Joyce started to look at fabric panels as the “canvas” for thread painting, embellishment and trapunto classes. The panels took the intimidation factor of designing away with all students starting at the same place, yet each piece turned out unique. Class time was much more effective, and students got a chance to really experiment with their machines, using the darning foot, applying layers to their project with fabric and thread.

Joyce says, “When I started to work with panels, I didn’t look at which company designed it. I was just concerned about how it would work for thread painting and/or embellishing classes. Several years ago, a sales rep from Northcott, Shirley Mandler, noticed my work and showed it to Deborah Edwards, their designer. She asked me to work with a few other panels from Northcott, leading to many more projects together. This past winter, I was asked to do a presentation for their Spring International Quilt Market Schoolhouse Series.”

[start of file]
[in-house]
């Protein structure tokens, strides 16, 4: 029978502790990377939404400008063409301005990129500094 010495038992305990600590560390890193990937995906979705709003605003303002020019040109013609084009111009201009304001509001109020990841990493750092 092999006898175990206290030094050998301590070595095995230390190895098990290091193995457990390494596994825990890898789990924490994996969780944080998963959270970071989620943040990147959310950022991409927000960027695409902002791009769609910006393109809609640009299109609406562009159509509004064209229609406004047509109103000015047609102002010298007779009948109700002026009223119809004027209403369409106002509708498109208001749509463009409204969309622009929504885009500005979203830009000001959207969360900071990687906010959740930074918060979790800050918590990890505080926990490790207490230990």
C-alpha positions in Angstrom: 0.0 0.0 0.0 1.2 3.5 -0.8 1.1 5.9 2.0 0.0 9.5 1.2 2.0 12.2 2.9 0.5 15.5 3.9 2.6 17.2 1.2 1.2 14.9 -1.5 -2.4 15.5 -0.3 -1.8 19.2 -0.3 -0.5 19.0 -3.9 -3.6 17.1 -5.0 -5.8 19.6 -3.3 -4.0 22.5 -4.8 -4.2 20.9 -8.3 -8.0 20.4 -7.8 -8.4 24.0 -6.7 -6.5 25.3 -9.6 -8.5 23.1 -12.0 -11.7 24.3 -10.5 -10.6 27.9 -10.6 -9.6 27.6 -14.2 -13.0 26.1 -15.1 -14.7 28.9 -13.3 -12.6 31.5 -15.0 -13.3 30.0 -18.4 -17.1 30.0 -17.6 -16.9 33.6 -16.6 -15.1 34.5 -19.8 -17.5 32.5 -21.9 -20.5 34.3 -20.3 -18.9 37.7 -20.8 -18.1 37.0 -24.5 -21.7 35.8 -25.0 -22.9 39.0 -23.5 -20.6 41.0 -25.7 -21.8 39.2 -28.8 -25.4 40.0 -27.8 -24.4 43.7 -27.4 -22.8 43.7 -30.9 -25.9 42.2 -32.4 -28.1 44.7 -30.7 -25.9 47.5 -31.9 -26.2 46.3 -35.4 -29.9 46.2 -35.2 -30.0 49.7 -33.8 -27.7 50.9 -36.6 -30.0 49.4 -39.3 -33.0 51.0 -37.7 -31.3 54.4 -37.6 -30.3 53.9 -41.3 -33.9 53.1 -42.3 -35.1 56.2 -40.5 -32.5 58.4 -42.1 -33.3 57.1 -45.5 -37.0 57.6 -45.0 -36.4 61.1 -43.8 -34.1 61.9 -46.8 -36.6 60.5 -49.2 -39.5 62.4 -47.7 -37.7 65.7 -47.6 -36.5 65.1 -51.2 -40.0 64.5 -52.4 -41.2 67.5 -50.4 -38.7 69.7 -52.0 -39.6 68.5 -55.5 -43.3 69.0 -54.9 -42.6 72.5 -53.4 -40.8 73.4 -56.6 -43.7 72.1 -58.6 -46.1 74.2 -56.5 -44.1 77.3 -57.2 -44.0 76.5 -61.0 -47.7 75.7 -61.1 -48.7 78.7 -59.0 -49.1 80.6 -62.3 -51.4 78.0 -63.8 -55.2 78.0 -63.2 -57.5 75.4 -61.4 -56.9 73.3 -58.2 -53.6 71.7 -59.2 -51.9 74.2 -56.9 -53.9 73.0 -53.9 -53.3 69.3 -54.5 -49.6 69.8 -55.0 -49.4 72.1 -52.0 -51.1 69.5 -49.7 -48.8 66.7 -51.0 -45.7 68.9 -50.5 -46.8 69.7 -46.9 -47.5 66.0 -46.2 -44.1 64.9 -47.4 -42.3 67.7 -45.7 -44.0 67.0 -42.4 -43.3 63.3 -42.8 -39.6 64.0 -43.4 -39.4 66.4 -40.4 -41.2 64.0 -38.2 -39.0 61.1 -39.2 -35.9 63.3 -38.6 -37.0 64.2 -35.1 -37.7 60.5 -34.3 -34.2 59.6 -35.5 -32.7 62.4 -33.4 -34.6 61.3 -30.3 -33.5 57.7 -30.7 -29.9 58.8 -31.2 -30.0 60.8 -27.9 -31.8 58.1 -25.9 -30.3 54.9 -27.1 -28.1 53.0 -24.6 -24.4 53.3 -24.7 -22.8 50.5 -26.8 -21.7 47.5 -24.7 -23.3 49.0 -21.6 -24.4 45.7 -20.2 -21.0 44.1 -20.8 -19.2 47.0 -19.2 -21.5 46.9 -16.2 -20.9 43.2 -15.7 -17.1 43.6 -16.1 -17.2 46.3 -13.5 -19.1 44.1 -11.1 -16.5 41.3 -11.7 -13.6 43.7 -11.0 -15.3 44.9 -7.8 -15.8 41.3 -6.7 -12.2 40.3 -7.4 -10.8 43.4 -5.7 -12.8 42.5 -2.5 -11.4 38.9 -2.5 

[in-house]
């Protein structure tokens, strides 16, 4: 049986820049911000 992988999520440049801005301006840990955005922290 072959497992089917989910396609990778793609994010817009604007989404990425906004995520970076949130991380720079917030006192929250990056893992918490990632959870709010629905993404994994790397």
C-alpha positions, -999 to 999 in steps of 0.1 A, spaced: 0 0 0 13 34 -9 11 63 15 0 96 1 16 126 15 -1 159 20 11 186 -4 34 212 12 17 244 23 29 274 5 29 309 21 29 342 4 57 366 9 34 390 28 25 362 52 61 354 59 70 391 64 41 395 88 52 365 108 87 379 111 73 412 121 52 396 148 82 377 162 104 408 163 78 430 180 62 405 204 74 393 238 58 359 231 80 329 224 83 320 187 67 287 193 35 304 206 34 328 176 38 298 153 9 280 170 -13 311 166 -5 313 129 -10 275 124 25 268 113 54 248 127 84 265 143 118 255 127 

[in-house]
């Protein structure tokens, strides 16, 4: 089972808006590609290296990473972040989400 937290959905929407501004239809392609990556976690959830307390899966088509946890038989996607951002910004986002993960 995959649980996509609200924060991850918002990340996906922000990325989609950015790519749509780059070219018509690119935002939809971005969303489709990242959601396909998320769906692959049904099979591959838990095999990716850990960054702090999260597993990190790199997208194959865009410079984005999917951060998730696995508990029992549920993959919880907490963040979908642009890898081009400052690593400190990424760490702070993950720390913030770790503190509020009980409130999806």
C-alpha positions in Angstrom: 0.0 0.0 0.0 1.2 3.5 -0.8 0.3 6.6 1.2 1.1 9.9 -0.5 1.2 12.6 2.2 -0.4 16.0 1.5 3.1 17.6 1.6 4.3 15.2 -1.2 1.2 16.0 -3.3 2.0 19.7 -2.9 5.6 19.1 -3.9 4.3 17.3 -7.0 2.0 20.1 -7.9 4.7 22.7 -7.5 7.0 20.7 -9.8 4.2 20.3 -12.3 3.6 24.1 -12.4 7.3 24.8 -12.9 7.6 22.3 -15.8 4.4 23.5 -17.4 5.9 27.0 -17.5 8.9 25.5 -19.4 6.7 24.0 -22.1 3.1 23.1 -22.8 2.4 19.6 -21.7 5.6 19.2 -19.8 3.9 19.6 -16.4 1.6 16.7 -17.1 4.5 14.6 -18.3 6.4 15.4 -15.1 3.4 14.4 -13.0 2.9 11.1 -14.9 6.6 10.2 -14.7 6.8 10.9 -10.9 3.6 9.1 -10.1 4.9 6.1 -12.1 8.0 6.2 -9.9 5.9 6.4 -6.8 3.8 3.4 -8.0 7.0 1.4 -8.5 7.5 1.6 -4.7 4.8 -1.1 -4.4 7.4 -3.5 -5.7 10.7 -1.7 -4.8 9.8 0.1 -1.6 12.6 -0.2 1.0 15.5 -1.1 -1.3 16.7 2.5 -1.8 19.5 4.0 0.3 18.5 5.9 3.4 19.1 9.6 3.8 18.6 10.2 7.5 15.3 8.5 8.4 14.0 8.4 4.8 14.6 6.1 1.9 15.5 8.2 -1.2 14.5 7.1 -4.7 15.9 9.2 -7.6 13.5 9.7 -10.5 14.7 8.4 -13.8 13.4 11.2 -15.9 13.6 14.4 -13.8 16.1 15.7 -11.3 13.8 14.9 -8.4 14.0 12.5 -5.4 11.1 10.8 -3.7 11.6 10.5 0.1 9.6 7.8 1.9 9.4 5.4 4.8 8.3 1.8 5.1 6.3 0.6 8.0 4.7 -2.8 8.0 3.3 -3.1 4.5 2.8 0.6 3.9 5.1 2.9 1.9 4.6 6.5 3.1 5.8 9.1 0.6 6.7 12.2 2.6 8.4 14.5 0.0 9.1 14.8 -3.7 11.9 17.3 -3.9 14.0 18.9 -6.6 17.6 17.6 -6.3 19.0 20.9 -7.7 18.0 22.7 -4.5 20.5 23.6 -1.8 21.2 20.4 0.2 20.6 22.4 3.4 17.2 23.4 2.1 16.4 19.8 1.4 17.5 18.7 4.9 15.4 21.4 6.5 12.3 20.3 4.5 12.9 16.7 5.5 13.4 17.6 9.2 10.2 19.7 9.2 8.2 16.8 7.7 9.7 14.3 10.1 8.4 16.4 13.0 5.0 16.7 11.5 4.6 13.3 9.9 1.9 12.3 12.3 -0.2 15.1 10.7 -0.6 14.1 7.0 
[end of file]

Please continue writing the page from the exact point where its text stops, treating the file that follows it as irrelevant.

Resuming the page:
Most of Joyce’s art quilts have a story. When she is designing a quilt, she becomes obsessed with the project and she only works on one piece at a time.

Joyce Hughes Mother’s Day Quilt

Mother’s Day

Working on her first major art quilt, “Mother’s Day,” Joyce was encouraged by her daughter’s high school boyfriend, Kyle. Emily had left town for her freshman year in college, but Kyle was still living at home and often came to the Hughes home for dinner. He loved checking the progress of Joyce’s quilt. He said, “Mrs. Hughes — that quilt is wonderful, and it should be shared so other people can see it.” He did some research, and because of Kyle — “Mother’s Day” was entered in the Pennsylvania Quilt Show.

Sometimes this is how life works.